as·suage /əˈswāj/ verb

  1. make (an unpleasant feeling) less intense.

“Bullseye!” Cameron cheered. She threw up her hands in celebration, absentmindedly dropping the other three darts she'd been holding.

“Okay, how in the world did you do that?! Your lack of hand-eye coordination is legendary,” her friend Ankita bemoaned from one corner of the couch, dropping to second place in their makeshift darts competition.

“I told you,” said Bea, the third member of their trio, crouching to pick up the dropped darts. “Being angry at your ex is a powerful thing.”

The three of them stared at their makeshift darts competition's makeshift dartboard, and the face of Cameron's ex, Vaneza, stared back down at them.

The friends had agreed that Vaneza's beauty mark was the obvious choice for the bullseye, and Cameron had hit it dead-on. Just a week ago, they were making out, and she'd moved up ever so slowly from Vaneza's lips to kiss that beauty mark on her cheek. The memory had just struck Cameron so powerfully that she'd pushed all she didn't want to remember out of the moment and into her dart throw.

Ankita sighed dramatically. “Fine, well next time I'm heartbroken, Bea, you need to get me a poster of my ex's face so I get a boost at darts as well.” Ankita was extremely competitive. She was also happily married, and had been for two years.

Bea laughed. “There's no way Arvin will ever break your heart, so you've just gotta get used to losing darts to Cam.”

“Hey!” Cameron snapped back. “Are you insinuating I'm going to have enough relationship problems in the future that this is gonna be a regular thing?”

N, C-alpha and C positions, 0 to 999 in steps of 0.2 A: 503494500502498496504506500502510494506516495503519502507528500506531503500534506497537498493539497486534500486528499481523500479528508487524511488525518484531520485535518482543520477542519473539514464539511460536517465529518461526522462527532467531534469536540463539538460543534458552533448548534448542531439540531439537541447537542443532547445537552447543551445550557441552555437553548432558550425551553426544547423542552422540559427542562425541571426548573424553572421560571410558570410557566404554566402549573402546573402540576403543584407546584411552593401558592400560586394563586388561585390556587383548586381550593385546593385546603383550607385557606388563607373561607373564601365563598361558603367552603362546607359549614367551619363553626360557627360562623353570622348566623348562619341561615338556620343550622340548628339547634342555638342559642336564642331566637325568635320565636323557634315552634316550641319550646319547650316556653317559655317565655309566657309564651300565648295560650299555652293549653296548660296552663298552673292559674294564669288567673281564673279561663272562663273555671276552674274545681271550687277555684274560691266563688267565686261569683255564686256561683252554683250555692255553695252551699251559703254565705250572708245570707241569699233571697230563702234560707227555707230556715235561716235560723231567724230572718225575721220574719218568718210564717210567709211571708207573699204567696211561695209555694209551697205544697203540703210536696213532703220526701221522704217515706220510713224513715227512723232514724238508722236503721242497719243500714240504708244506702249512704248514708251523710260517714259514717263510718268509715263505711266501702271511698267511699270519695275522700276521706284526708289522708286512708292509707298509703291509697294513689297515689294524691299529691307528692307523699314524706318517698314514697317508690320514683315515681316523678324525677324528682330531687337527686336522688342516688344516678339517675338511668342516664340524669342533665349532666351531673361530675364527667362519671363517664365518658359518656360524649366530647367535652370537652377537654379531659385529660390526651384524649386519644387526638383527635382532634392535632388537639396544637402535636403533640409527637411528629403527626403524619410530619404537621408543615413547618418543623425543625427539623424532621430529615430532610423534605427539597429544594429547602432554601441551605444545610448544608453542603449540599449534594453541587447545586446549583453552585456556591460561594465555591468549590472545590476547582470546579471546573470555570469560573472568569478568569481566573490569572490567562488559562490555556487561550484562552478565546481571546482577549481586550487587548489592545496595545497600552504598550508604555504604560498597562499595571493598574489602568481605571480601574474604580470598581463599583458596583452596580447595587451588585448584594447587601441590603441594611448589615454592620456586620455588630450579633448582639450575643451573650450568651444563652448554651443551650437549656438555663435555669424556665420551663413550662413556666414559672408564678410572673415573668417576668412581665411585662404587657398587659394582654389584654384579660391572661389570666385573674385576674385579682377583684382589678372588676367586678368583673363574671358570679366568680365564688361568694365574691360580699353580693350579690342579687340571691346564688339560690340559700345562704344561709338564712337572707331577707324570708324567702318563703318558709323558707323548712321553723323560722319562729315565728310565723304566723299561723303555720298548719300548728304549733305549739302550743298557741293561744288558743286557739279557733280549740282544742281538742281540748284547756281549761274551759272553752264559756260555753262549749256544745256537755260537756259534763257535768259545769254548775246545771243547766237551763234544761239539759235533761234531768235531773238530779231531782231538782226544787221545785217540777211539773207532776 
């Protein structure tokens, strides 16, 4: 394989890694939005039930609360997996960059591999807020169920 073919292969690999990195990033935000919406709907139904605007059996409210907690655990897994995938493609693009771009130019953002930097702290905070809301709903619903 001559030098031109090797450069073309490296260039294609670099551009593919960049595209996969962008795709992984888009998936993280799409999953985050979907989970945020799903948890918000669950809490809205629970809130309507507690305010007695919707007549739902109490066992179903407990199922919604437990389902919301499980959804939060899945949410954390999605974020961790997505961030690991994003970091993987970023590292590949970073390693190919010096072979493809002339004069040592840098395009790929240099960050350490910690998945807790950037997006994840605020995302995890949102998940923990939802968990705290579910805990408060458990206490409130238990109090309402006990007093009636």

“I said nothing of the sort,” Bea said solemnly, then stood and took aim. Her dart bounced off of Vaneza's heavily made-up eyelid and fell to the floor. “I'm also not good at this game, so really, what do I know?”

Cameron eyed the dart's haphazard path to its final resting place at the foot of the wall. She could take a joke. Her friends meant well. She knew this. “Guess you got lost in her eyes too,” she joked back, and Bea cackled.

“See,” Bea said gleefully. “There's the Cam we know and love.”

Ankita whooped, so Cameron took a bow, laughing. “That wasn't even one of my best lines,” Cameron groaned.

“Oh shush,” Ankita chided her friend. “This night is all about you, so your jokes are all twice as good on principle. Even the bad ones.”

Cameron beamed at her friends, but a much deeper weariness cut through her. In a different timeline, Vaneza would be here with them, the de facto fourth member of their group thanks to Cameron, and they'd be ragging on any number of guys Bea had dated that had ended disastrously.

Cameron trudged over to the other side of the couch from Ankita and sat with a muffled thump in the overstuffed cushions. Bea and Ankita glanced at each other worriedly over Cameron's down-turned gaze. Bea headed toward Ankita's side of the couch to lean against the armrest. They both waited for Cameron, giving her space.

“Should we really be doing this?” Cameron asked, motioning to the poster on the wall, to the handful of darts that stuck to it.

“What?” Bea said lightly, trying to get Cameron to crack at least half a smile. “Play darts on your cheating ex's face? I think so.”